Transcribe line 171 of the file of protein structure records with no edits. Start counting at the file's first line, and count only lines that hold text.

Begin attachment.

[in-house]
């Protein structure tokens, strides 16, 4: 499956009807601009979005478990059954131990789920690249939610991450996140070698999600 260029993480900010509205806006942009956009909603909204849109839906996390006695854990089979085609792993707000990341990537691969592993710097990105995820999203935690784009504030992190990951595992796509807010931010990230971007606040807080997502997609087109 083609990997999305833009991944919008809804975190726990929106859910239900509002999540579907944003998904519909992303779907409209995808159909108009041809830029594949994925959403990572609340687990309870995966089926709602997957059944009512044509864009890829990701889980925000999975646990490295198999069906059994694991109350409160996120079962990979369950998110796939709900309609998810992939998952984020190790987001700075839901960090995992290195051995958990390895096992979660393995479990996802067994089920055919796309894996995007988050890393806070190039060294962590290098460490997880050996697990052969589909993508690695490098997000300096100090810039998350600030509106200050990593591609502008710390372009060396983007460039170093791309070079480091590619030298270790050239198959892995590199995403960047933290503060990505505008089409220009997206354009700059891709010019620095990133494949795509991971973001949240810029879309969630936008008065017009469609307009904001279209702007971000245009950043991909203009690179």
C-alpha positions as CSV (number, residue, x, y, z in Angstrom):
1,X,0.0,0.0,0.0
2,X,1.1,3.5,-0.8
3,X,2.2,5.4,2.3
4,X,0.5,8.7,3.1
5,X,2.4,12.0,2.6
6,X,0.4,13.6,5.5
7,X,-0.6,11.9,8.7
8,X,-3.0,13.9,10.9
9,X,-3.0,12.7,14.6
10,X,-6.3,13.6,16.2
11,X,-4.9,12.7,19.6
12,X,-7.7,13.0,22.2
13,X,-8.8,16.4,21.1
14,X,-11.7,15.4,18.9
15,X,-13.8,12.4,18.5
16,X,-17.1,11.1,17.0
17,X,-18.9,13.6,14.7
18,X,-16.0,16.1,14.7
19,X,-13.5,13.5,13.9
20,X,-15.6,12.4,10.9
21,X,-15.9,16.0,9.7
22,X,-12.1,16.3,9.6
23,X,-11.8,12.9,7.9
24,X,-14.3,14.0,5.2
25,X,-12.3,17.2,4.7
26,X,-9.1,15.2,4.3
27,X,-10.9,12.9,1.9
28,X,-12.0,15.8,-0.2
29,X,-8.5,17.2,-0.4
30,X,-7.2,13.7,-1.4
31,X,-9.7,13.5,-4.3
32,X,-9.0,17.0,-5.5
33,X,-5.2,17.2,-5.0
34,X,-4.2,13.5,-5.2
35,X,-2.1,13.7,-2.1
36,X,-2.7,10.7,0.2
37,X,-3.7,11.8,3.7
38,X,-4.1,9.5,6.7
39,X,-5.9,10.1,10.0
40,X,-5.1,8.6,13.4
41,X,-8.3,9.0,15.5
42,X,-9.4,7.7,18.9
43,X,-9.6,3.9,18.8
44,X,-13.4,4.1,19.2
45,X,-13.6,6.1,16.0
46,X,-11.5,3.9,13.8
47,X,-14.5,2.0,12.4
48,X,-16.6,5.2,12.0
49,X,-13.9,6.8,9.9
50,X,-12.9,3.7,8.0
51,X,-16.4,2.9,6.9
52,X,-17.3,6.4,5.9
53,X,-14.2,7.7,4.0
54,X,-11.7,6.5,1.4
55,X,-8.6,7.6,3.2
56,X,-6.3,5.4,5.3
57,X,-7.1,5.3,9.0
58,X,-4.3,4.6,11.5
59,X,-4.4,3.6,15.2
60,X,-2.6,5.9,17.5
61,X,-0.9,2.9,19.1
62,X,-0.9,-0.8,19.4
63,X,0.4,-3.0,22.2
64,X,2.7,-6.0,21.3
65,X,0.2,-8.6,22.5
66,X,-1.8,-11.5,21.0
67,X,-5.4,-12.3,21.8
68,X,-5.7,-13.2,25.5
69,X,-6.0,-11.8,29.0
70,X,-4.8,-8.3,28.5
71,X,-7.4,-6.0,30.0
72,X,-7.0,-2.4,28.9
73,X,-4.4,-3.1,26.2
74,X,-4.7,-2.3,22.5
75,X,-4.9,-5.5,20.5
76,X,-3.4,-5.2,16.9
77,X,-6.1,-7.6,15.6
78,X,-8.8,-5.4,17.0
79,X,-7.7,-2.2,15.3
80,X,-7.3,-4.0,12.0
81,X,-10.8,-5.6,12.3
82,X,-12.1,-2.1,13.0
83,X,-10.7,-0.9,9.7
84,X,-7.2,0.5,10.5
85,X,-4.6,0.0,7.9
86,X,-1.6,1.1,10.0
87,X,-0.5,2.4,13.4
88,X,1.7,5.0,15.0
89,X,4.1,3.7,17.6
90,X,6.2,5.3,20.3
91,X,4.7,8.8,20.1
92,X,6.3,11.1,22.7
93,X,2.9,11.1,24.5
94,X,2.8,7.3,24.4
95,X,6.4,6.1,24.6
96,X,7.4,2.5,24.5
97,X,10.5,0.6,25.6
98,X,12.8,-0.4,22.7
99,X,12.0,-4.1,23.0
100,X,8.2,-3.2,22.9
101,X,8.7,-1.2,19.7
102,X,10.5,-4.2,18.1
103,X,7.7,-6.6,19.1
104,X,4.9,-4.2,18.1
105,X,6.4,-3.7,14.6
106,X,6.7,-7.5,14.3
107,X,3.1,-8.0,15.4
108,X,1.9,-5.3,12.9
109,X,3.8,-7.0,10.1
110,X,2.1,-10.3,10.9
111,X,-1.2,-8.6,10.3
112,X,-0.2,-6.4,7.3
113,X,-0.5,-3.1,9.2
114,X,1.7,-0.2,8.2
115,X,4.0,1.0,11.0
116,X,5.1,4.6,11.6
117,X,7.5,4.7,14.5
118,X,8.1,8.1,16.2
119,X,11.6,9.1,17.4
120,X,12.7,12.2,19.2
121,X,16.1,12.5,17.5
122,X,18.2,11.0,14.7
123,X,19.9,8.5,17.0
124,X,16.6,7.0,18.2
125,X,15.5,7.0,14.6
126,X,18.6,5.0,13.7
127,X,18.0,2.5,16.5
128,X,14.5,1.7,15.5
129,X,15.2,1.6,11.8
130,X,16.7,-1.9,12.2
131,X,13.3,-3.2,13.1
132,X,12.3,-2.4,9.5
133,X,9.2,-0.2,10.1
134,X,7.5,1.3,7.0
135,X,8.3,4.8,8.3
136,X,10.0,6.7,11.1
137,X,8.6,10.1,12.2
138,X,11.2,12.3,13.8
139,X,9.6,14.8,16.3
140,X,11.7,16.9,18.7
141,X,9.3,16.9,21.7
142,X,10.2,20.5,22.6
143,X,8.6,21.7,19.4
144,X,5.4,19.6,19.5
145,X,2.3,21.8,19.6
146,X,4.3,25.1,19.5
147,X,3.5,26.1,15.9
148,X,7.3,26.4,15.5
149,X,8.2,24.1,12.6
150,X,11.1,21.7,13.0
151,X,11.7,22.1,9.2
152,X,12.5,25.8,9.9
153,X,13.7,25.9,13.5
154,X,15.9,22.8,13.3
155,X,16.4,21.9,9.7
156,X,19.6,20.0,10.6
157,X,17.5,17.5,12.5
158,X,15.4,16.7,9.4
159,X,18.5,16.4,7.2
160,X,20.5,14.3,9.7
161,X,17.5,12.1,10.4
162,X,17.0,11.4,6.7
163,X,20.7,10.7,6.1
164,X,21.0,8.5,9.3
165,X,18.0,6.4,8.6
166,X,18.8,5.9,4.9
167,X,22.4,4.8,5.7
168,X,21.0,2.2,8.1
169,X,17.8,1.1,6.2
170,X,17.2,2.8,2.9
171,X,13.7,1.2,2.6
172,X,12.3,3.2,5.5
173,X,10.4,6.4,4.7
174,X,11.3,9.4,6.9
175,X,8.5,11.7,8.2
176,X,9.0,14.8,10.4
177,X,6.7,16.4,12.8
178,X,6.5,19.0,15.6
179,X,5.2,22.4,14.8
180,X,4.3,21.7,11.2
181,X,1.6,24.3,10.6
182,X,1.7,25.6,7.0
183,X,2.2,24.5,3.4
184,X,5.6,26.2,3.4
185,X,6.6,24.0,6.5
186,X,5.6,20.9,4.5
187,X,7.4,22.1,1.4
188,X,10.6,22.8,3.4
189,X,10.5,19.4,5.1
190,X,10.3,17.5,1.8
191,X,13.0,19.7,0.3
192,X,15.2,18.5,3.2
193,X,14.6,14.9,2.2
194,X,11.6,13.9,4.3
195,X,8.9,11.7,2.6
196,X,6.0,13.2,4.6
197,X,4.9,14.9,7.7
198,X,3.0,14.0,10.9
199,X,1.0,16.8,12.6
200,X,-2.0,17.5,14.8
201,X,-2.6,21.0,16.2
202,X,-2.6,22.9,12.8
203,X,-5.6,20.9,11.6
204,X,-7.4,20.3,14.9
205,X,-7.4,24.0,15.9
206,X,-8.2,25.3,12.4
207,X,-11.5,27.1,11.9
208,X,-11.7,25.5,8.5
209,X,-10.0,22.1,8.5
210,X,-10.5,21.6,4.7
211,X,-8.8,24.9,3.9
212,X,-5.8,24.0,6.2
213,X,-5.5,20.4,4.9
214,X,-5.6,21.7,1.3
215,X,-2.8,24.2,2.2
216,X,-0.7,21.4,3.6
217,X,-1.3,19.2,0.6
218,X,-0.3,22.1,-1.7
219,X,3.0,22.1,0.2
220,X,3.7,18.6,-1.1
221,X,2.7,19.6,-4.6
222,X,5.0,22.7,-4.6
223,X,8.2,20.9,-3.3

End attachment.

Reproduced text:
168,X,21.0,2.2,8.1